New York Yankees
New York Yankees
New York Yankees Logo
- AAA: Scranton/Wilkes-Barre Yankees International League, AA:Trenton Thunder Eastern League, Advanced A: Tampa Bay
- Yankee Global Enterprises LLC
After having his suspension lifted by Major League Baseball, George Steinbrenner returned to the Yankees in 1993 a bit more willing to listen to his advisors. General Manager Gene Michael, in particular, seemed to have The Boss’ ear, convincing New York’s owner not to part with most of the team’s top young talent. Instead, Michael stressed to Steinbrenner the importance of building the club from within, and through free agency.
Heeding his general manager’s advice, Steinbrenner entrusted his team to Michael, giving him control over trying to restore the Yankees to prominence in the A.L. East. To accomplish that task, though, Michael had to first rebuild the team’s feeble pitching staff. He also needed to acquire players with the mental toughness that made them capable of altering the losing mindset that became far too prevalent in the New York clubhouse the previous few seasons.
The Yankees took their first step towards reshaping their roster by working out a deal with the Cincinnati Reds on November 3 in which they traded centerfielder Roberto Kelly for right-fielder Paul O’Neill. In addition to acquiring the solid left-handed bat of O’Neill, the move enabled the Yankees to turn over the starting centerfield job to Bernie Williams.
The Yankees then began to address their pitching needs on December 6, when they traded three minor leaguers to the California Angels for left-hander Jim Abbott. The 25-year-old Abbott, who was born without a right hand, had his best year for the Angels in 1991, when he finished 18-11 with a 2.89 ERA. Although his record slipped to just 7-15 the following year, he still posted an impressive 2.77 ERA.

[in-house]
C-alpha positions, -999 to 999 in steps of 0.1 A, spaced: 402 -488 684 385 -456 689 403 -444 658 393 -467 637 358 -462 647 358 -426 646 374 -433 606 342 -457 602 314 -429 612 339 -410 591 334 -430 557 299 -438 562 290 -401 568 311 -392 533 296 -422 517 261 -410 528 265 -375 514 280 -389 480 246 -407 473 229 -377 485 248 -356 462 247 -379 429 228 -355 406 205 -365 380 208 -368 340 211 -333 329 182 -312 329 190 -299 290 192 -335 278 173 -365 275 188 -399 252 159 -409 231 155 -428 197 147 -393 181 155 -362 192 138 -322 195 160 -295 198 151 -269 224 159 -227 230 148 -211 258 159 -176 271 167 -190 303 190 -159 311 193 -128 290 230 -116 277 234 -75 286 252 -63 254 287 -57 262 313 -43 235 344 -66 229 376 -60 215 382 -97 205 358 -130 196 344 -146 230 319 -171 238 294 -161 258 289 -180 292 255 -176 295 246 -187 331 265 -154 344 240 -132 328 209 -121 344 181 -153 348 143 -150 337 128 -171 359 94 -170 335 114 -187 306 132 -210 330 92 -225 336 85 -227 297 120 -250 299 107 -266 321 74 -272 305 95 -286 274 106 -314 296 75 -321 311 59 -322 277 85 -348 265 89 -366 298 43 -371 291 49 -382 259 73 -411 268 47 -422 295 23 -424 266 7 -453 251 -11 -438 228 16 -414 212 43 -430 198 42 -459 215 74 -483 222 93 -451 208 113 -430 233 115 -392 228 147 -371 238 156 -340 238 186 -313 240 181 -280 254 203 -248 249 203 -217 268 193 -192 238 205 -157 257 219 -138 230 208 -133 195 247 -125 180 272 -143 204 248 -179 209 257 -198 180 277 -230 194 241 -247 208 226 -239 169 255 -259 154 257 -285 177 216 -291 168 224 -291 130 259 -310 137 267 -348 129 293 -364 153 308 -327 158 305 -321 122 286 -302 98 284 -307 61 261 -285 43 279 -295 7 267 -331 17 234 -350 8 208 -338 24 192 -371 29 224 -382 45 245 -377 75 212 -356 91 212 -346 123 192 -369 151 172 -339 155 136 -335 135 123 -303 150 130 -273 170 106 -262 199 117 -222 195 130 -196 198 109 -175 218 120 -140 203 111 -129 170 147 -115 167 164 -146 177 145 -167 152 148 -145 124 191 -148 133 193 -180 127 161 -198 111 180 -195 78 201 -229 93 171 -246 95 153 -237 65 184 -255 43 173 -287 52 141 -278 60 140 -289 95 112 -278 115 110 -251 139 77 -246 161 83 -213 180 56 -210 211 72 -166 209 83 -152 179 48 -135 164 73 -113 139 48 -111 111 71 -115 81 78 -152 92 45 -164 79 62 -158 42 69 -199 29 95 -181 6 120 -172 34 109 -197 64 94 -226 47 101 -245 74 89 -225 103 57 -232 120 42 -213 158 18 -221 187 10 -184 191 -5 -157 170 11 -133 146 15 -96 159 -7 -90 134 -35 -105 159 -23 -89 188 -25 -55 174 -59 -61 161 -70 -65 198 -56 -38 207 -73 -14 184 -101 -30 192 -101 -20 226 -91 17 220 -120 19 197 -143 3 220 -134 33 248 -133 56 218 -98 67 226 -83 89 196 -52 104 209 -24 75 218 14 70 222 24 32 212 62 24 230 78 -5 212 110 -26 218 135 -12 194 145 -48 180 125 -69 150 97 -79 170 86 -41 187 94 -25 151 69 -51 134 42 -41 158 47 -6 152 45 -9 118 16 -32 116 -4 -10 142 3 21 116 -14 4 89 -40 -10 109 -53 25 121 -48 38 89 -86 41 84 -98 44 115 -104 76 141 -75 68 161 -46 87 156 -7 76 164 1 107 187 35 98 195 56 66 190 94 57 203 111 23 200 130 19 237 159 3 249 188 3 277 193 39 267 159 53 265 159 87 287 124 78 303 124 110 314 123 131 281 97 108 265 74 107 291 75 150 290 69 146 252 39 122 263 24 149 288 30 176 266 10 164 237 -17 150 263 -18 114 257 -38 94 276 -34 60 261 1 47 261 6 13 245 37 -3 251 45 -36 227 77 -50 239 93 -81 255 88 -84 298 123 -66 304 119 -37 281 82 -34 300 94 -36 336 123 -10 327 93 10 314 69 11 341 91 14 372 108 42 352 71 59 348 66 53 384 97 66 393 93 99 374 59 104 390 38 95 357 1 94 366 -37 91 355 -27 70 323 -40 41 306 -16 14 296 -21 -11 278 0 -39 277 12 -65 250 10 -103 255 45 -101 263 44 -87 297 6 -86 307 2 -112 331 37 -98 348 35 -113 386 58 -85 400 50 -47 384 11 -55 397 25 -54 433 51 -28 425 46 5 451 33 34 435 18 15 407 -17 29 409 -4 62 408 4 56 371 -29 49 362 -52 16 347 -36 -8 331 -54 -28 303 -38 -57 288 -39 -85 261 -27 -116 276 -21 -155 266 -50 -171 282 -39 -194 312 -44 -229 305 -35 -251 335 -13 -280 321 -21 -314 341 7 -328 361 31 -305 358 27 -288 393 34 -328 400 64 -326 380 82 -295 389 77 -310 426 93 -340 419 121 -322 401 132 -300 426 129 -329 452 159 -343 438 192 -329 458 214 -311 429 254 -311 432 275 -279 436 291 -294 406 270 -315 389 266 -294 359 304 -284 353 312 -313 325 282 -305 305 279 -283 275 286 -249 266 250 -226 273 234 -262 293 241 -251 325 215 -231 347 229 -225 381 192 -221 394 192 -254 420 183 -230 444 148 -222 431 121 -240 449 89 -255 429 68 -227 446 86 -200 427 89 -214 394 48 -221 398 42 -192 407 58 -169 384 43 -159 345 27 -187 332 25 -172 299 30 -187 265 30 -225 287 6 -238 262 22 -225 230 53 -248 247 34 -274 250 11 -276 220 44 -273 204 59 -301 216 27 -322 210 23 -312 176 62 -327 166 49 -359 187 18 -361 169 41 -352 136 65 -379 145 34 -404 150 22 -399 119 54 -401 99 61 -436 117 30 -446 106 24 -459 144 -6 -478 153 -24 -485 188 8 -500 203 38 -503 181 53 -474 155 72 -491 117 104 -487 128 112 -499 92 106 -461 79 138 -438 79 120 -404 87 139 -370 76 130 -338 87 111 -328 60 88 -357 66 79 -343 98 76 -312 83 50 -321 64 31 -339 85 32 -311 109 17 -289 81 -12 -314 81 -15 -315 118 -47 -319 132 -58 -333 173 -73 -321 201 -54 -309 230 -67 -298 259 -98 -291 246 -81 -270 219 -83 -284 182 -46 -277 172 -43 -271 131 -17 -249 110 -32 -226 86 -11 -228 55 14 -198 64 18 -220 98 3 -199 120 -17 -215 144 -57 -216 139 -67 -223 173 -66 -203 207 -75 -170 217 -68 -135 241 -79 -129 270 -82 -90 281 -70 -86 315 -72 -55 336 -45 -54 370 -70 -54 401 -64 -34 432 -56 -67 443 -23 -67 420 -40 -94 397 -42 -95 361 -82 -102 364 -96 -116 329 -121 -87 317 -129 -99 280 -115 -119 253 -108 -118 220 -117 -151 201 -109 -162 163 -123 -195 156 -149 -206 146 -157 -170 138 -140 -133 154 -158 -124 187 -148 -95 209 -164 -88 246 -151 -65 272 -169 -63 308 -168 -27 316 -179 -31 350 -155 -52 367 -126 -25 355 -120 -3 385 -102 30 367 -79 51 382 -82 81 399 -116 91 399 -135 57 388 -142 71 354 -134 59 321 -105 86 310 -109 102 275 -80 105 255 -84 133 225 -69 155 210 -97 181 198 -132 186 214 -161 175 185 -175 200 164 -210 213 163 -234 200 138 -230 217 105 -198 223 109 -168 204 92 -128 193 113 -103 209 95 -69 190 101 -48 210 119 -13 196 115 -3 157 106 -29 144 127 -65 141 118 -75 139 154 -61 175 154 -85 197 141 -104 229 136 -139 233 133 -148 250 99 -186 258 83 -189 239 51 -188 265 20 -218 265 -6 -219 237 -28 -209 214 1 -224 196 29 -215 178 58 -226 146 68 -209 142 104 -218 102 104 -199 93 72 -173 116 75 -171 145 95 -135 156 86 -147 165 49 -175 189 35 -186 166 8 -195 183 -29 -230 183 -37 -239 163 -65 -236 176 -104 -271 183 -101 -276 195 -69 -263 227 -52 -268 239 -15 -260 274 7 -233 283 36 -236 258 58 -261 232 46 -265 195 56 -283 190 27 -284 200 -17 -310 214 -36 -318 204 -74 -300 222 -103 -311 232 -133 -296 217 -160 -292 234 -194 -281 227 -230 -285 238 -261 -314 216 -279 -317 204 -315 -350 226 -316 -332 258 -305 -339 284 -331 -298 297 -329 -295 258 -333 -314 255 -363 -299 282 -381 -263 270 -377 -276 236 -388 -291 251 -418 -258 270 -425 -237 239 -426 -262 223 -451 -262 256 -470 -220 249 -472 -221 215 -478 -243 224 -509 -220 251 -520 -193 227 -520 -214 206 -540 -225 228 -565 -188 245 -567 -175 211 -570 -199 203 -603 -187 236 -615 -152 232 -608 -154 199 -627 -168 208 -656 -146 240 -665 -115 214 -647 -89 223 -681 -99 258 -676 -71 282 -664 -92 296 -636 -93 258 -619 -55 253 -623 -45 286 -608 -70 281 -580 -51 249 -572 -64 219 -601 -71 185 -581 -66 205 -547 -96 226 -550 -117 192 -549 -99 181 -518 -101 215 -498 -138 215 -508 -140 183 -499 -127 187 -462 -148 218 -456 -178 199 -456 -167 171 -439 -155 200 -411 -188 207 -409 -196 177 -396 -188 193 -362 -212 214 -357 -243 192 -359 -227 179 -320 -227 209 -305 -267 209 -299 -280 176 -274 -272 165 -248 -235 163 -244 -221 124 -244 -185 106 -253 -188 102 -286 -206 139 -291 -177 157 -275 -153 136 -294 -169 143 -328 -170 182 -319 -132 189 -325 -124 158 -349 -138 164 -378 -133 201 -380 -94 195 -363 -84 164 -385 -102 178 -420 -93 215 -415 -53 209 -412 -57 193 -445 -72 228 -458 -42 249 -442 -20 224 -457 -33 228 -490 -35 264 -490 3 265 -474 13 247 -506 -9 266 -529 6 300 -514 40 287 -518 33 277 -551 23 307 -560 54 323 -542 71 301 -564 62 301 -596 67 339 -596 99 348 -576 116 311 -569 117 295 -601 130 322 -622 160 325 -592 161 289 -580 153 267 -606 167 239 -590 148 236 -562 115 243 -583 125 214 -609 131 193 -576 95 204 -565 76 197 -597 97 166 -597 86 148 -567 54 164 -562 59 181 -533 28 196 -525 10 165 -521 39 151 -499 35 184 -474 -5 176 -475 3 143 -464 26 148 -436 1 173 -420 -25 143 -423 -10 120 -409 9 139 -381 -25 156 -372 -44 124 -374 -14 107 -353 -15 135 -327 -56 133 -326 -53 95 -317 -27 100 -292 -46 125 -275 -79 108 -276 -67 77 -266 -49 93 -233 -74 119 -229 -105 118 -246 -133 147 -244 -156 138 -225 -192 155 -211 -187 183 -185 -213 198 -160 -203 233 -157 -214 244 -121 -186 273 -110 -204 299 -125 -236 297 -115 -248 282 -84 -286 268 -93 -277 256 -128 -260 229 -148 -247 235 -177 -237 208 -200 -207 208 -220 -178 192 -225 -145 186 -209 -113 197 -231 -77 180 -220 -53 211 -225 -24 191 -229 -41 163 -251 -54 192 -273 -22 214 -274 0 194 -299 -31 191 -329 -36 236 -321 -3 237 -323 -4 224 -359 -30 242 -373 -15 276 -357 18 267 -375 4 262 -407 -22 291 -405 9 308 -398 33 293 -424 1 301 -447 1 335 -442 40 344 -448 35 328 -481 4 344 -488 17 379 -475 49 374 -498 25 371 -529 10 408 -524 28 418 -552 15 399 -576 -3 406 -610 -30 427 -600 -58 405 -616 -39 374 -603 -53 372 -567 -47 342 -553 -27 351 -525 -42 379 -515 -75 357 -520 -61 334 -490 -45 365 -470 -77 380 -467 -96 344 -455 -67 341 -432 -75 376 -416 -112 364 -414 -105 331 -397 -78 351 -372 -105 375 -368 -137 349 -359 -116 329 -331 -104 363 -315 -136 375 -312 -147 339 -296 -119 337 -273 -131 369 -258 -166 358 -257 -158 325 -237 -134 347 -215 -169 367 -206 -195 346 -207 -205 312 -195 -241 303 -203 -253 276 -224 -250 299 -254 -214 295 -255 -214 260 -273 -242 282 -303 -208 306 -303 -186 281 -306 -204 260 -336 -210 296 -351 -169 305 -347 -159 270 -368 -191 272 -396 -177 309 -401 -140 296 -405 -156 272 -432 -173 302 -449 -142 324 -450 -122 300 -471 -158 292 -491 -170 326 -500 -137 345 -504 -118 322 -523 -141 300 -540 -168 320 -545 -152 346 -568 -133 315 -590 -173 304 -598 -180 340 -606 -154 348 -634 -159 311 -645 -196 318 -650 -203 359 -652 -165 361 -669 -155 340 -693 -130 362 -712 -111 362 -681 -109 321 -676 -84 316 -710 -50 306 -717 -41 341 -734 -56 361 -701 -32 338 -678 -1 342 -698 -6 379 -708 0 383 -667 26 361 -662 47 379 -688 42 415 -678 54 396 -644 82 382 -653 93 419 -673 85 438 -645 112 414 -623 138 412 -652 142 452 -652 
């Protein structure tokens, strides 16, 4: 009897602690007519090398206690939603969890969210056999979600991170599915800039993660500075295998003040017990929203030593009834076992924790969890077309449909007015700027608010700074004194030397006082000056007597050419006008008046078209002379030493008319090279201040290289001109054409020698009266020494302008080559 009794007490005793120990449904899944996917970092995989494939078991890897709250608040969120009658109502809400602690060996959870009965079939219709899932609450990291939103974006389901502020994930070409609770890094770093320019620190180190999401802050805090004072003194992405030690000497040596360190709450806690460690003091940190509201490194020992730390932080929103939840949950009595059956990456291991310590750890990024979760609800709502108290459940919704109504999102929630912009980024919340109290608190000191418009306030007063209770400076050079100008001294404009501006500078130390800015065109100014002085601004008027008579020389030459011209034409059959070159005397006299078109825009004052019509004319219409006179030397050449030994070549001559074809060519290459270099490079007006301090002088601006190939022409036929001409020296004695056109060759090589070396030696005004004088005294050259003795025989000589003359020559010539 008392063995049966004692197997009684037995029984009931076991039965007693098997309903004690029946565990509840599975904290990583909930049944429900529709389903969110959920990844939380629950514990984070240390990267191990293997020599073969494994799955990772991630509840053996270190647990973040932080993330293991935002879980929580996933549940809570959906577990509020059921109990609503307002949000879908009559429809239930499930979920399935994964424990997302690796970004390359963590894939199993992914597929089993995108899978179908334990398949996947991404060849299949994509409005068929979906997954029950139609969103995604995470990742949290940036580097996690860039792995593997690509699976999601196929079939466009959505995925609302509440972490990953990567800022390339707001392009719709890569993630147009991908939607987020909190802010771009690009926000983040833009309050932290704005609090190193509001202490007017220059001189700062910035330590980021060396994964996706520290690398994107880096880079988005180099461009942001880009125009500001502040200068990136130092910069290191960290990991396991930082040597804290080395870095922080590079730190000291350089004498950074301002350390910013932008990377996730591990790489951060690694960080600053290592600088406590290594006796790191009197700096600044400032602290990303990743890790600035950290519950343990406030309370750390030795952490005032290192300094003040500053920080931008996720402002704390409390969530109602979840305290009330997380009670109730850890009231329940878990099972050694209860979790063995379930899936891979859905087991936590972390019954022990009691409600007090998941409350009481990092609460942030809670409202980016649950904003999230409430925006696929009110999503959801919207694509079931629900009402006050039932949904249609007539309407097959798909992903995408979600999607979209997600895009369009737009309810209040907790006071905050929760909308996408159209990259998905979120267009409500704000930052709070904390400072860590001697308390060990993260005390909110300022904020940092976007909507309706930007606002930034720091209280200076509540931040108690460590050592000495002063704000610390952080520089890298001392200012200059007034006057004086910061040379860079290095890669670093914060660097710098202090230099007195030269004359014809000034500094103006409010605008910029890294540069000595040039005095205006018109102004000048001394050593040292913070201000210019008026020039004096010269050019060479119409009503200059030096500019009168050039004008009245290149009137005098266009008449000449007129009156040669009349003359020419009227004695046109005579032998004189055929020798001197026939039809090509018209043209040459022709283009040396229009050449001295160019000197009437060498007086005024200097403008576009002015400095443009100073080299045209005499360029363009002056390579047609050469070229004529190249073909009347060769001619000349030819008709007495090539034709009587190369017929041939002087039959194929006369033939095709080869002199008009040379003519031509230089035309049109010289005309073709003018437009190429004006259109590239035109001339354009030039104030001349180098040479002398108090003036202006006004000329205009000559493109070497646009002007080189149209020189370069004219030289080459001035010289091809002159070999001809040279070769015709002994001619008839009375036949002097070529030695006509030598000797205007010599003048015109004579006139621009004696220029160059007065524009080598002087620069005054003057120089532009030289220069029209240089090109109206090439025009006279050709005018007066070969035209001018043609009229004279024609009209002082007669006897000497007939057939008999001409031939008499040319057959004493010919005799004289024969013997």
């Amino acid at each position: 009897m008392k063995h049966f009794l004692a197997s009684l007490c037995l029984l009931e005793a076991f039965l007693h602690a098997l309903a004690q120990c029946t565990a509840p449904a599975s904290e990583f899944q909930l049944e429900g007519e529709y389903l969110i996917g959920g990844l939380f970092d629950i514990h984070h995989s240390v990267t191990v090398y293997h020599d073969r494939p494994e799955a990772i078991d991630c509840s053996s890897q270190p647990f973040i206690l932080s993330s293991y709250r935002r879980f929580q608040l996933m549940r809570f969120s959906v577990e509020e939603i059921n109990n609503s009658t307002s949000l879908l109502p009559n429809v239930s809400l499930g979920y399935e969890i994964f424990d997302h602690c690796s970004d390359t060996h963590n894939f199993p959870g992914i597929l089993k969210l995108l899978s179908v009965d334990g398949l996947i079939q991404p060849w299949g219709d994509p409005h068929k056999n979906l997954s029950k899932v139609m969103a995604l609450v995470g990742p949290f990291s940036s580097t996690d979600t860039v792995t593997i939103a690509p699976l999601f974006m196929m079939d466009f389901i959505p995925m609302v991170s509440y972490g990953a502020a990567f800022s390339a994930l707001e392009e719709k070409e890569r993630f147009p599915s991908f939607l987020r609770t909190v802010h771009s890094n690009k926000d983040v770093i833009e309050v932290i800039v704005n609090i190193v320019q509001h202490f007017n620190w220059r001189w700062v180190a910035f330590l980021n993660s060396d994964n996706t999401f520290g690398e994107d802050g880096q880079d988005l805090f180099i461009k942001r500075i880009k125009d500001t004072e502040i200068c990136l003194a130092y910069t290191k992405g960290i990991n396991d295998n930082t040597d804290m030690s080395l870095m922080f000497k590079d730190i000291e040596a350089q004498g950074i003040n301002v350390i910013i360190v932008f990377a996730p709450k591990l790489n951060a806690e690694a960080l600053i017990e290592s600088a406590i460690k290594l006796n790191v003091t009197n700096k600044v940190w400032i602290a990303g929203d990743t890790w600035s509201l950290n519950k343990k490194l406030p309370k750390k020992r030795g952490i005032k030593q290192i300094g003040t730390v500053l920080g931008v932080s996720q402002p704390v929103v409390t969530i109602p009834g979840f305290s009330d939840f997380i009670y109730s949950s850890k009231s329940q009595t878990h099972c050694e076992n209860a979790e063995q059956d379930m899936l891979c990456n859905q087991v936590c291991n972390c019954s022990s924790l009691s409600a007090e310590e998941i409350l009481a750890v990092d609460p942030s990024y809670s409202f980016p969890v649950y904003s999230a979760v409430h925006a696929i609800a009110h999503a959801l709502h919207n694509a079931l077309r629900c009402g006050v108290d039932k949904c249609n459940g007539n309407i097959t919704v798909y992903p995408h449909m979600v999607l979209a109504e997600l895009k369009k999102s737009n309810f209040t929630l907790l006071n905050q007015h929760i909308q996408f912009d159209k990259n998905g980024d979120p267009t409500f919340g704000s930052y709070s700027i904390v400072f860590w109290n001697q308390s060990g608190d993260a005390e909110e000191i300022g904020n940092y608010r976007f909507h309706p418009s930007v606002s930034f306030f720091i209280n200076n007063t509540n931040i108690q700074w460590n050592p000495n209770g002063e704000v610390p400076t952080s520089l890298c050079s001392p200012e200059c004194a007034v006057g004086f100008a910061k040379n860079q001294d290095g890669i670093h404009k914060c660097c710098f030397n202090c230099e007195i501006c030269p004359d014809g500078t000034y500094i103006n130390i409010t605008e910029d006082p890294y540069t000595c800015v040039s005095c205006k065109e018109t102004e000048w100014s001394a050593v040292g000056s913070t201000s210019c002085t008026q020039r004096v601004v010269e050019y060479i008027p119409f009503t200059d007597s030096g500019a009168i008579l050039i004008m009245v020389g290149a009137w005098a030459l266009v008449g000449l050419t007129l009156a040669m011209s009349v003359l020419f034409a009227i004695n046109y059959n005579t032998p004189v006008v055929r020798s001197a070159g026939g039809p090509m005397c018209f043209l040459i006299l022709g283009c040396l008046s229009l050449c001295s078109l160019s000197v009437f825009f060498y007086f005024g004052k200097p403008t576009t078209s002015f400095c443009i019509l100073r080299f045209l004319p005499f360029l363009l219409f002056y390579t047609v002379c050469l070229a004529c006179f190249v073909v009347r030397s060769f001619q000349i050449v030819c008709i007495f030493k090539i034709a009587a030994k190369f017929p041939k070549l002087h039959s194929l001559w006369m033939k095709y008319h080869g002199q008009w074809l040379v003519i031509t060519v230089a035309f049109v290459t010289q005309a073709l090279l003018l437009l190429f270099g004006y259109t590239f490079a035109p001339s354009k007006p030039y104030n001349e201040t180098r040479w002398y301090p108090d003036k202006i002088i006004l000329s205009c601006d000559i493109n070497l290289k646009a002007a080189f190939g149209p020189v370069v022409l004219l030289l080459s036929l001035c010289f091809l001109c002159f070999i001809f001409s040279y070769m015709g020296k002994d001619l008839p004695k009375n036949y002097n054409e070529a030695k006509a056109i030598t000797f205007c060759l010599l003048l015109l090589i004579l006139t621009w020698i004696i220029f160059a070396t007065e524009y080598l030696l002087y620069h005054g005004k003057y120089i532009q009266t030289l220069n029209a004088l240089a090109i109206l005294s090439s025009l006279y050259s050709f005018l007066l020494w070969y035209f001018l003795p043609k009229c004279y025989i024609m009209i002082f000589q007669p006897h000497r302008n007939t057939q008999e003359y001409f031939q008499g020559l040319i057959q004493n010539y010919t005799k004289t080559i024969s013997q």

The Yankees acquired another front-line starter just four days later when they signed Jimmy Key to a free-agent contract. One of the American League’s most consistent pitchers, Key won at least 12 games for the Toronto Blue Jays in each of the previous eight seasons, surpassing 16 victories on two separate occasions.
The Yankees picked up what they hoped was the last piece to the puzzle a few days later when they acquired the services of five-time A.L. batting champion Wade Boggs through free agency.
Entering the 1993 campaign with a very different look, New York displayed a great deal of grit and determination in improving its record to 88-74 under manager Buck Showalter. The Yankees finished second in the A.L. East, seven games behind the first-place Toronto Blue Jays.
New York’s pitching remained inconsistent, with only Jimmy Key establishing himself as a reliable starter. The left-hander finished 18-6 with a 3.00 ERA, en route to earning a spot on the A.L. All-Star Team. Working as both a starter and as a reliever, Bob Wickman placed second on the staff with 14 victories. Jim Abbott finished a disappointing 11-14. Nevertheless, he provided Yankee fans with perhaps their greatest thrill of the season by throwing a no-hitter against the Cleveland Indians on September 4.
On the other hand, with the additions of O’Neill and Boggs, New York’s offense improved dramatically. Considered to be primarily a platoon player before he arrived in New York, O’Neill demonstrated the ability to hit left-handed pitching as well. He finished the year with 20 home runs, 75 runs batted in, and a .311 batting average. Boggs earned a spot on the A.L. All-Star Team by batting .302 and scoring 83 runs. Playing his first full season in centerfield, Bernie Williams batted .268 and drove in 68 runs. Outfielder Dion James excelled in a part-time role, leading the team with a .332 batting average. Assuming the starting catching duties after being acquired from Texas one year earlier, Mike Stanley hit 26 homers, knocked in 84 runs, and batted .305. Although Danny Tartabull batted only .250, he led the team with 31 homers, 102 runs batted in, and 87 runs scored. Back problems limited Don Mattingly to 134 games. Nevertheless, he hit 17 home runs, batted .291, and finished second on the team with 86 runs batted in.
Although still a player or two away from being a serious contender, the Yankees appeared to be headed in the right direction for the first time in several years.By Bob_Cohen